S.African rand, stocks fall as U.S.-China trade war dents risk appetite
Adds trader comment, latest data, stocks
JOHANNESBURG, May 13 (Reuters) - South Africa's rand weakened on Monday, shedding election- inspired gains, as an escalation in the U.S.-China trade war dented emerging market currencies, while stocks also retreated.
At 1600 GMT, the rand ZAR=D3 traded at 14.36 to the dollar, 1.32 percent weaker than its New York close on Friday.
South African markets had clocked up gains following last week's parliamentary election in which the governing African National Congress (ANC) comfortably won re-election.
But the ANC's share of the vote fell amid anger over corruption scandals and racial inequalities and this may force President Cyril Ramaphosa to compromise on economic reforms that investors and economists say the country sorely needs.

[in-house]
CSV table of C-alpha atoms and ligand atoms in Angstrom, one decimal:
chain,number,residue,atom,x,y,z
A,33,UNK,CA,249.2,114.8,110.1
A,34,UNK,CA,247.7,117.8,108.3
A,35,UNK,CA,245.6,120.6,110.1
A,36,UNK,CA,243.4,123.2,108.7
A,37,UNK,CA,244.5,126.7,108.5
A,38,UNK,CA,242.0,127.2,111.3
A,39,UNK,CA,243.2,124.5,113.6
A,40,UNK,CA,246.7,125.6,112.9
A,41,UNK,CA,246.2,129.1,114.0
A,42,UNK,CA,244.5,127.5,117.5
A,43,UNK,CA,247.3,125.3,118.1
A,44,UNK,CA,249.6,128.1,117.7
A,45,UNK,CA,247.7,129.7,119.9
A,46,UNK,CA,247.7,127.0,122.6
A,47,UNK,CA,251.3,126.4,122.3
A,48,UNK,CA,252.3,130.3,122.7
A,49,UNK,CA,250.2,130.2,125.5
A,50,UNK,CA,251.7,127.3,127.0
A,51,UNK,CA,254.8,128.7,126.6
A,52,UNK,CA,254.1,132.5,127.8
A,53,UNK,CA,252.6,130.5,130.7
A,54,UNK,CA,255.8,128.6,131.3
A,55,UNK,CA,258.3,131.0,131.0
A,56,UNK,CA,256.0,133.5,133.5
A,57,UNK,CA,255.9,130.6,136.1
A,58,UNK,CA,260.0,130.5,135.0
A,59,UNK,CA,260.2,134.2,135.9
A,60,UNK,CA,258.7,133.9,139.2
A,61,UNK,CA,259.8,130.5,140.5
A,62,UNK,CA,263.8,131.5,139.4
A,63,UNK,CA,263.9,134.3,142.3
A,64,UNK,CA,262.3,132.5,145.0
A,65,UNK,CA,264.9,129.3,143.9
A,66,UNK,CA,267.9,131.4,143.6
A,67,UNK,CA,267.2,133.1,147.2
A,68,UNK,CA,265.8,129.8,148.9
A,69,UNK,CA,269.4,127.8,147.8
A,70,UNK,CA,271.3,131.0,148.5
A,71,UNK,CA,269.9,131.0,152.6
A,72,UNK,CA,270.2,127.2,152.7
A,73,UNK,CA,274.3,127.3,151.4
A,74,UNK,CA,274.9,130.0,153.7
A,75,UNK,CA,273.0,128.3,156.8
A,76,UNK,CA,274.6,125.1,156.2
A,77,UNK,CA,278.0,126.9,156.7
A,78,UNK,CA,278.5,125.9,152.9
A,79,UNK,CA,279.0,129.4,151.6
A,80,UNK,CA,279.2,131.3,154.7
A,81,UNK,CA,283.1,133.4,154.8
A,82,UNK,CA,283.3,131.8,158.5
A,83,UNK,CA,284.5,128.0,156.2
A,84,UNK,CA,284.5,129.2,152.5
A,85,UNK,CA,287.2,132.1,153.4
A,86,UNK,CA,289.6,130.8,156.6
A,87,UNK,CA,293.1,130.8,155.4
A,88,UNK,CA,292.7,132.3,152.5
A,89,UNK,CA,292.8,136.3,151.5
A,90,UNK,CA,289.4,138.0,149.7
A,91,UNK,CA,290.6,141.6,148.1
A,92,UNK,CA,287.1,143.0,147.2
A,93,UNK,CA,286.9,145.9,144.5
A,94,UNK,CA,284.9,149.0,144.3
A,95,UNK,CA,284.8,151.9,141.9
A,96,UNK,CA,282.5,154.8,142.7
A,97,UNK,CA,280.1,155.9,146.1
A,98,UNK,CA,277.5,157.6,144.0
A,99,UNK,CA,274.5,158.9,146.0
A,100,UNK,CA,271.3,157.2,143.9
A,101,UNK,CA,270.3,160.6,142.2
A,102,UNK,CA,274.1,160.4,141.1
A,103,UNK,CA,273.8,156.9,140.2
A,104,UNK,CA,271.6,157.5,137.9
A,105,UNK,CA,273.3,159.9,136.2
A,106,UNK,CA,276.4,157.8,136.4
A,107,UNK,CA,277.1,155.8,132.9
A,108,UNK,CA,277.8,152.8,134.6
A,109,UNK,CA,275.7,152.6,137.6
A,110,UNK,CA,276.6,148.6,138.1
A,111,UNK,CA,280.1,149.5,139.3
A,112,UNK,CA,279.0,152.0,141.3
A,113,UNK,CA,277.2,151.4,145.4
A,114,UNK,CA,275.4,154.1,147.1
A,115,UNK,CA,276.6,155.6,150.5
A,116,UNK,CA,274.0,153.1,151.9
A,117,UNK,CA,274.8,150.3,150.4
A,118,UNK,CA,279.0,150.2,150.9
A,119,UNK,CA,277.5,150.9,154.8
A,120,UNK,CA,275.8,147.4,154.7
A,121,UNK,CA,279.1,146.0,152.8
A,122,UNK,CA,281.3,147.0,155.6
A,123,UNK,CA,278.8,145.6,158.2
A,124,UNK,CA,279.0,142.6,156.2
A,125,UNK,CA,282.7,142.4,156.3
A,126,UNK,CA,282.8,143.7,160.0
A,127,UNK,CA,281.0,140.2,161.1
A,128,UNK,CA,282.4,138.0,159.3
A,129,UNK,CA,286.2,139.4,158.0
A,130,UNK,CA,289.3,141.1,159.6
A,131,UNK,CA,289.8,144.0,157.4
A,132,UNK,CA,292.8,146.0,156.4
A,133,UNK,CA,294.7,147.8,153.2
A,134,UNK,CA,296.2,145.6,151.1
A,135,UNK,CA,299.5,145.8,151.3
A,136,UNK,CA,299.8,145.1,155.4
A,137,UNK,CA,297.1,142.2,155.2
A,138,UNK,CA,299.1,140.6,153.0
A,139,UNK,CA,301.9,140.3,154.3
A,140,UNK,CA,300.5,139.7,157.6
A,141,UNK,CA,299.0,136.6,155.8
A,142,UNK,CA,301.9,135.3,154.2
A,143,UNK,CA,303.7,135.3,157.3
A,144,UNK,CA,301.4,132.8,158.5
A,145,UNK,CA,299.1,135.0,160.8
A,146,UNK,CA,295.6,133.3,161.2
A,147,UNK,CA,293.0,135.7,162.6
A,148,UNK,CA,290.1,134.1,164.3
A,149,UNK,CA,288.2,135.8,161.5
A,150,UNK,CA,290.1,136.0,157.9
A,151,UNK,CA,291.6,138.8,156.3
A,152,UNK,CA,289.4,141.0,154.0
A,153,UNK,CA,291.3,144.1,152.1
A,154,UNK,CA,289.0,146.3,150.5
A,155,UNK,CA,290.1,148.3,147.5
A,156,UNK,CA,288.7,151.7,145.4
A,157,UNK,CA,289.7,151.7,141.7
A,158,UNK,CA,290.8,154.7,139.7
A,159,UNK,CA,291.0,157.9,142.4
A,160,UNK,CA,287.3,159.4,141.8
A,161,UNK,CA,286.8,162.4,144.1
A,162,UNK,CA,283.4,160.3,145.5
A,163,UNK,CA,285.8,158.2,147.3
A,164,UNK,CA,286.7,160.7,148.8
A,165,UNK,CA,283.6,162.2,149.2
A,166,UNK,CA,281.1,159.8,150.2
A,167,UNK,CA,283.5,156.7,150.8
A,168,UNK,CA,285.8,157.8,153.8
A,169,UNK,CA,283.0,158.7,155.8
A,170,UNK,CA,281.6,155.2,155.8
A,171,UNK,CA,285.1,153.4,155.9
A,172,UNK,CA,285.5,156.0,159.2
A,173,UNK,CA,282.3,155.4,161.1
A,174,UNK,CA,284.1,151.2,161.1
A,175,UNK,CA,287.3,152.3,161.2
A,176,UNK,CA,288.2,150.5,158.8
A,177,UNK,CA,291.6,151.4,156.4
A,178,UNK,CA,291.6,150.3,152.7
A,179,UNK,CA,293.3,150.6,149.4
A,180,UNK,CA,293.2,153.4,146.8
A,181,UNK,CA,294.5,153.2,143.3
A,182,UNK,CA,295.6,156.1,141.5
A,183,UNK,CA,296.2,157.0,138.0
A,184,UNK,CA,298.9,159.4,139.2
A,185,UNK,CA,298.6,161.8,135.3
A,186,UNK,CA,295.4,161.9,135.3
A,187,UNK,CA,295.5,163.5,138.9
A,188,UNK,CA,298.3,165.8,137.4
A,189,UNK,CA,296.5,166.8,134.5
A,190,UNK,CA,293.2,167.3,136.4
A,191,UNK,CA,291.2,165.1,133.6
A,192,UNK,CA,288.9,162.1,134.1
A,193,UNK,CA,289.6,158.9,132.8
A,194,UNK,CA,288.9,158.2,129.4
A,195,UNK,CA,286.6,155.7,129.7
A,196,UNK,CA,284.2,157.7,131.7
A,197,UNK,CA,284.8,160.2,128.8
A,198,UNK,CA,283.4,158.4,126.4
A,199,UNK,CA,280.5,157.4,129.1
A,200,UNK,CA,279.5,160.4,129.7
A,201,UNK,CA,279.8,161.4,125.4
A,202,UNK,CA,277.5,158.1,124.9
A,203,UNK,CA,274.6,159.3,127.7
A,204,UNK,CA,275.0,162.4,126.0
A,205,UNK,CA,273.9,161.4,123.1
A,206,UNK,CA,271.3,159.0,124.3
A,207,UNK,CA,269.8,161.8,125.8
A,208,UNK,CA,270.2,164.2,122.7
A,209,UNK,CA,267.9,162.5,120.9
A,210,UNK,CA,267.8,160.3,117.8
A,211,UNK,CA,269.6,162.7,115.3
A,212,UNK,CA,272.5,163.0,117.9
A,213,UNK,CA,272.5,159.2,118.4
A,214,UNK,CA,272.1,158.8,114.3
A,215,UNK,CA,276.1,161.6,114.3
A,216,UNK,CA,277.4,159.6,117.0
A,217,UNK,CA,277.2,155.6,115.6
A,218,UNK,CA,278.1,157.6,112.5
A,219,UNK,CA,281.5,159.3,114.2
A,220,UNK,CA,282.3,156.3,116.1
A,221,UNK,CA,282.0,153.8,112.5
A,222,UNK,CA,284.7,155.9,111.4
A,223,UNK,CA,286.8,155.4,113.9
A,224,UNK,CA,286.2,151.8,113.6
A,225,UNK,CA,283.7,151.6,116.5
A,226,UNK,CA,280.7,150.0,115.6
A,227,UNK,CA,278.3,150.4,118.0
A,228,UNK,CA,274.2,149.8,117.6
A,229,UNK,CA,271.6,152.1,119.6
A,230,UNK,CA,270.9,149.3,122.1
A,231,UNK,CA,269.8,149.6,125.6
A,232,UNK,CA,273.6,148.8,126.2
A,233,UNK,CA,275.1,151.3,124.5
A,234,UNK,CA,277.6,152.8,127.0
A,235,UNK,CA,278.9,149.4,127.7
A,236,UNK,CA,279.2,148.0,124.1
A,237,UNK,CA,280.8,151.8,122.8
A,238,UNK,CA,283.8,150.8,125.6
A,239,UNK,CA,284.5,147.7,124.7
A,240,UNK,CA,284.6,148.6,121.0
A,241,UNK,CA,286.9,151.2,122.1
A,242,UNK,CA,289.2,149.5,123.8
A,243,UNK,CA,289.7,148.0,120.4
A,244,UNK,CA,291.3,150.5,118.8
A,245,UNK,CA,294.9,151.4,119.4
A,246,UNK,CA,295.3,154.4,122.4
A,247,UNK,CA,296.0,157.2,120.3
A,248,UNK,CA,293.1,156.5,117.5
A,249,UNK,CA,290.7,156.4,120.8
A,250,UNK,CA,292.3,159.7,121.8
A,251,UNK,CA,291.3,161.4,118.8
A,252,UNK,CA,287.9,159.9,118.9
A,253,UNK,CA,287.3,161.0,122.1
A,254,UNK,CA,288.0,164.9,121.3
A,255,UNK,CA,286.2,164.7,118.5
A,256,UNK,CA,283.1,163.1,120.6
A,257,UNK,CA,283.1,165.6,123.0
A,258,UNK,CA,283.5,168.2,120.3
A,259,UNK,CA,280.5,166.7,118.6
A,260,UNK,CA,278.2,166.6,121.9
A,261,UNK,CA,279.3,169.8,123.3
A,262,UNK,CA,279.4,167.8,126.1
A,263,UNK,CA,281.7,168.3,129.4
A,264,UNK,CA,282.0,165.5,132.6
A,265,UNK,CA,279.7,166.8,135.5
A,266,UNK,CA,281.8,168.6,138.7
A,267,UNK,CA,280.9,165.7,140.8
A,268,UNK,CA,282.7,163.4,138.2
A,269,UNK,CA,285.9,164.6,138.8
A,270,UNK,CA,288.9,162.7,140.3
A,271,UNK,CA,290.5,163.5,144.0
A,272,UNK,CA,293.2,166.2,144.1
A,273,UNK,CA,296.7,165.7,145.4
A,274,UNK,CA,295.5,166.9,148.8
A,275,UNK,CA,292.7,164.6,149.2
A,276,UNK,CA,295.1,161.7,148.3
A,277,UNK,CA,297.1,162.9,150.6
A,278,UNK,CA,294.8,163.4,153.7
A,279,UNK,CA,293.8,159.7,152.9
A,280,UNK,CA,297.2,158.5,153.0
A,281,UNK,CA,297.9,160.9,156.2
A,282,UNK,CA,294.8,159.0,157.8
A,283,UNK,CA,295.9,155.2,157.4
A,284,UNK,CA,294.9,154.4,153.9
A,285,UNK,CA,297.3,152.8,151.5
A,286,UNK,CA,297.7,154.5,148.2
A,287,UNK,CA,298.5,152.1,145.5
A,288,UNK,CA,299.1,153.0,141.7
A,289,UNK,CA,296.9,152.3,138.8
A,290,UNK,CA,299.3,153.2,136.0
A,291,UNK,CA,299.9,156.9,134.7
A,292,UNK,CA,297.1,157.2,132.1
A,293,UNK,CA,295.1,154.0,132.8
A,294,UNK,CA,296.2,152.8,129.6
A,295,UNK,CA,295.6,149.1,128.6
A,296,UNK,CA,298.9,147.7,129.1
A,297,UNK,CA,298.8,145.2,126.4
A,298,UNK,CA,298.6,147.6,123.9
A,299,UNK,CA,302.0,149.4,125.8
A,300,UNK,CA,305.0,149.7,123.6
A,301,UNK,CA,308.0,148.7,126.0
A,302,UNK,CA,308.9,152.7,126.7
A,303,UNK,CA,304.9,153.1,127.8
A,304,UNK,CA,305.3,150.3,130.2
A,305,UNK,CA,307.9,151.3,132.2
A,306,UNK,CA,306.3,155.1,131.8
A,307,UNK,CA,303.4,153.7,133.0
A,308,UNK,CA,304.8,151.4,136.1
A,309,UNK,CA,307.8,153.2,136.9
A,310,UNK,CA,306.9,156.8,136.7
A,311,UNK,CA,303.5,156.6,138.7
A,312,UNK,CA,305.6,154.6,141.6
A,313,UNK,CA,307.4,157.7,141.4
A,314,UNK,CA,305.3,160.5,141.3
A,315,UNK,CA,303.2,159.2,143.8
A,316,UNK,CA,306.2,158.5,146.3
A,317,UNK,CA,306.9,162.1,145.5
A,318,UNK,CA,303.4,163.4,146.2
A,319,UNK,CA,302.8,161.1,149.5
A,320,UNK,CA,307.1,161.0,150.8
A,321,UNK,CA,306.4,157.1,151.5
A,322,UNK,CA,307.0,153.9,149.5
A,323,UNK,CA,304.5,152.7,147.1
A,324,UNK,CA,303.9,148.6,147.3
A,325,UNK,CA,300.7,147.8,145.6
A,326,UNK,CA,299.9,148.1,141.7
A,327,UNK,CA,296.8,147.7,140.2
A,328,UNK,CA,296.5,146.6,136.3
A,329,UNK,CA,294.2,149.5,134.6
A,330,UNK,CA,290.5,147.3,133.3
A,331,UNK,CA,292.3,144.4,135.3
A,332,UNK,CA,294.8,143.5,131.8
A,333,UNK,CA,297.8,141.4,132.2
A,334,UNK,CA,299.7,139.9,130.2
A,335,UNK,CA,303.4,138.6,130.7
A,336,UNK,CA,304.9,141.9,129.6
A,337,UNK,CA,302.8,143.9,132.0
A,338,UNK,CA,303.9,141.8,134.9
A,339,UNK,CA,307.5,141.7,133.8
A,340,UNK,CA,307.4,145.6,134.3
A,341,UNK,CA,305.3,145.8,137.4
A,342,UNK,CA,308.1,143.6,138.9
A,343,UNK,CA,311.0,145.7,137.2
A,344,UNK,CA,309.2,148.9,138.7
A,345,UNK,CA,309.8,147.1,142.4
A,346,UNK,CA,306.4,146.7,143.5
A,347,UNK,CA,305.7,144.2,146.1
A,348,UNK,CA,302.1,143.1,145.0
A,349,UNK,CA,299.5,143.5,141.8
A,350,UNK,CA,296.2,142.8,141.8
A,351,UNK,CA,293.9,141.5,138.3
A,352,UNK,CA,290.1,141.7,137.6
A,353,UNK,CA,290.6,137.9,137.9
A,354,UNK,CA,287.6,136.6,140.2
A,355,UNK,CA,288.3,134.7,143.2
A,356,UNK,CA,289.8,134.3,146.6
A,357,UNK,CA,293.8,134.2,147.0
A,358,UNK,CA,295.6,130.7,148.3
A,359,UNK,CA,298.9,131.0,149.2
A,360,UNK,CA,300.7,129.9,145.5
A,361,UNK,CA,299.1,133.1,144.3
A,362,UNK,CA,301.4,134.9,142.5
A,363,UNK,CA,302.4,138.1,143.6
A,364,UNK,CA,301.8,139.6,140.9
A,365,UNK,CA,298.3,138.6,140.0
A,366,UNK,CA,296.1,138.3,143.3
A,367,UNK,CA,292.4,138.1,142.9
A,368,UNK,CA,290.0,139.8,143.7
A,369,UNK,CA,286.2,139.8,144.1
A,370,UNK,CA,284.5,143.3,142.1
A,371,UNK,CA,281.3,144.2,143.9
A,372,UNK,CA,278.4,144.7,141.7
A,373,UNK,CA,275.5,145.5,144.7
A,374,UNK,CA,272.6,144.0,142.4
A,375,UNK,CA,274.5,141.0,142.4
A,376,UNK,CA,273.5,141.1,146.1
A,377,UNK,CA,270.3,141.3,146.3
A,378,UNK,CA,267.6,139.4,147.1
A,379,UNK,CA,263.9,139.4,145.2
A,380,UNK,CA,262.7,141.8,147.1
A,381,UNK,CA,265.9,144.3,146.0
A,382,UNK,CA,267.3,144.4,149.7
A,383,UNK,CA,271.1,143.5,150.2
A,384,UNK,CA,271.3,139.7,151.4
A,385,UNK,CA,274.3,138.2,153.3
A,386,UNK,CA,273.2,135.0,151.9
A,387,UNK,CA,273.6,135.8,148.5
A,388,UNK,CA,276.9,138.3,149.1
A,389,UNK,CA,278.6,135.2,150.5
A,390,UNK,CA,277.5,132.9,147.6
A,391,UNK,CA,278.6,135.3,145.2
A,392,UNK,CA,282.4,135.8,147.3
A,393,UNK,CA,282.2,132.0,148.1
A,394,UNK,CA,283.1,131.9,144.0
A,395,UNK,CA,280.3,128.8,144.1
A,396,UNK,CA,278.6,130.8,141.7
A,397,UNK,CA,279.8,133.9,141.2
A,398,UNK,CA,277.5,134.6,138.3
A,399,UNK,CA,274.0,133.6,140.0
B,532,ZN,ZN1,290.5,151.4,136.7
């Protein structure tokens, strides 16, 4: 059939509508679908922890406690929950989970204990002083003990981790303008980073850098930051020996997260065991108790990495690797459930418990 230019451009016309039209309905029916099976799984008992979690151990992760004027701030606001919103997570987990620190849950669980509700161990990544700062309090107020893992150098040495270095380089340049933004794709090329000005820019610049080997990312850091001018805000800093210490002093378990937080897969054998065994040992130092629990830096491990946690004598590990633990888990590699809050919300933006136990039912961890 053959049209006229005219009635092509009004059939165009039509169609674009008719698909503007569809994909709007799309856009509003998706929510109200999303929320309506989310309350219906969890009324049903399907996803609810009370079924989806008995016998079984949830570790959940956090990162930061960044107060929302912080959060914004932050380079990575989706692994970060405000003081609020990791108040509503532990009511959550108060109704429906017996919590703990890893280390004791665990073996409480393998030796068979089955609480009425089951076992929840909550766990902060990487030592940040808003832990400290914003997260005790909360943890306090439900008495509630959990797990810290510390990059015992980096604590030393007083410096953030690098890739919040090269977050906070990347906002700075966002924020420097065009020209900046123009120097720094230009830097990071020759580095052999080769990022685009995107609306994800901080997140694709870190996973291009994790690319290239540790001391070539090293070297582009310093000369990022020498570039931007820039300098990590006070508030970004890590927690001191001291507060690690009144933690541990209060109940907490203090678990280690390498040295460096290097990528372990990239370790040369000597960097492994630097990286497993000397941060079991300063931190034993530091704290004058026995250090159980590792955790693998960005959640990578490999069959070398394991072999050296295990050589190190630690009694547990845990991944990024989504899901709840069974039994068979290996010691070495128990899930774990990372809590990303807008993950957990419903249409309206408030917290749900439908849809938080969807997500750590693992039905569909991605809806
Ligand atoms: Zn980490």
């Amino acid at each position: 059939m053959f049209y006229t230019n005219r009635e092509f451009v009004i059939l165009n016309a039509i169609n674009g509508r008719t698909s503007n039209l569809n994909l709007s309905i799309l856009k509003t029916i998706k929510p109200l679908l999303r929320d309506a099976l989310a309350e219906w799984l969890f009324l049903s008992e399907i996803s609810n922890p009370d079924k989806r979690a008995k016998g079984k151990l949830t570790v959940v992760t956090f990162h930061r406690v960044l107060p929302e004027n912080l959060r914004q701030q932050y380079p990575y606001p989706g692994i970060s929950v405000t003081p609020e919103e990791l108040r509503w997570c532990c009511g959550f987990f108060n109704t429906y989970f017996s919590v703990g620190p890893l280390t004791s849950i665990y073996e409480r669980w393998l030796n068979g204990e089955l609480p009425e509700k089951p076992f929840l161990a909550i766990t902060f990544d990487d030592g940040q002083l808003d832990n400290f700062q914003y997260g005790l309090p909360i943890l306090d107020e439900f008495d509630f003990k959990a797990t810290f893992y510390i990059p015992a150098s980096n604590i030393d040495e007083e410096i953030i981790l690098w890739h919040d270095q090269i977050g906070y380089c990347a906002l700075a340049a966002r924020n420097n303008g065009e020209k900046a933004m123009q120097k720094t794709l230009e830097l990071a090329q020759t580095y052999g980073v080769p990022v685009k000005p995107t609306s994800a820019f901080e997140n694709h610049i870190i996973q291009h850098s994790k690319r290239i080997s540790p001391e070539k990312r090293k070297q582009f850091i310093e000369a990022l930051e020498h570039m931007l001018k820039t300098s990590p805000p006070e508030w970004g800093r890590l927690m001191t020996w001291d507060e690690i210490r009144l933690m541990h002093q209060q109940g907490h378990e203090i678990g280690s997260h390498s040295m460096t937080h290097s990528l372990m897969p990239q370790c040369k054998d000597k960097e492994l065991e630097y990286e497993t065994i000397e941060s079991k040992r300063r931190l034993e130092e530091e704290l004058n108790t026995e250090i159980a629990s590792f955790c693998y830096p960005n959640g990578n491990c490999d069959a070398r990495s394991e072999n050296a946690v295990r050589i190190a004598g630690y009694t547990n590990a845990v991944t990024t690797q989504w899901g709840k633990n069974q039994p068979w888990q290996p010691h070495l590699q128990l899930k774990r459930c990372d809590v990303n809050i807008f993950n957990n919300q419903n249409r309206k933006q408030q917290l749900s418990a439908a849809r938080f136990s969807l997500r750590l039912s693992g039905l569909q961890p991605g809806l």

External factors also took their toll on South African assets. Investors are shying away from emerging economies as the United States and China, the world's two biggest economies, slap tariffs on each other’s exports.
"This volatility, for the short term anyway, in the next few days, possibly even a week, is going to play out and we're going to see these wild erratic moves in the marketplace until they (Washington and Beijing) finalise some sort of deal," said Ryan Woods, a trader at Independent Securities.
In South Africa's fixed income market, the yield on the benchmark bond due in 2026 ZAR186= rose 6.5 basis points to 8.525 percent.
The broader All-Share index .JALSH fell 0.72 percent to 56,374 points, while blue chips on the Top-40 index declined 0.7 percent to 50,181 points.
Netcare NTCJ.J fell 3.27 percent to 22.48 rand after a warning that profitability at its biggest division - hospital and emergency services - would slip this year. The firm reported a 1.3 percent rise in half-year core profit
Old Mutual OMUJ.J led financials lower, shedding 2.41 percent to 22.70 rand, while Discovery DSYJ.Jwas 1.93 percent lower at 146.78 rand.
(Reporting by Onke Ngcuka Editing by Gareth Jones)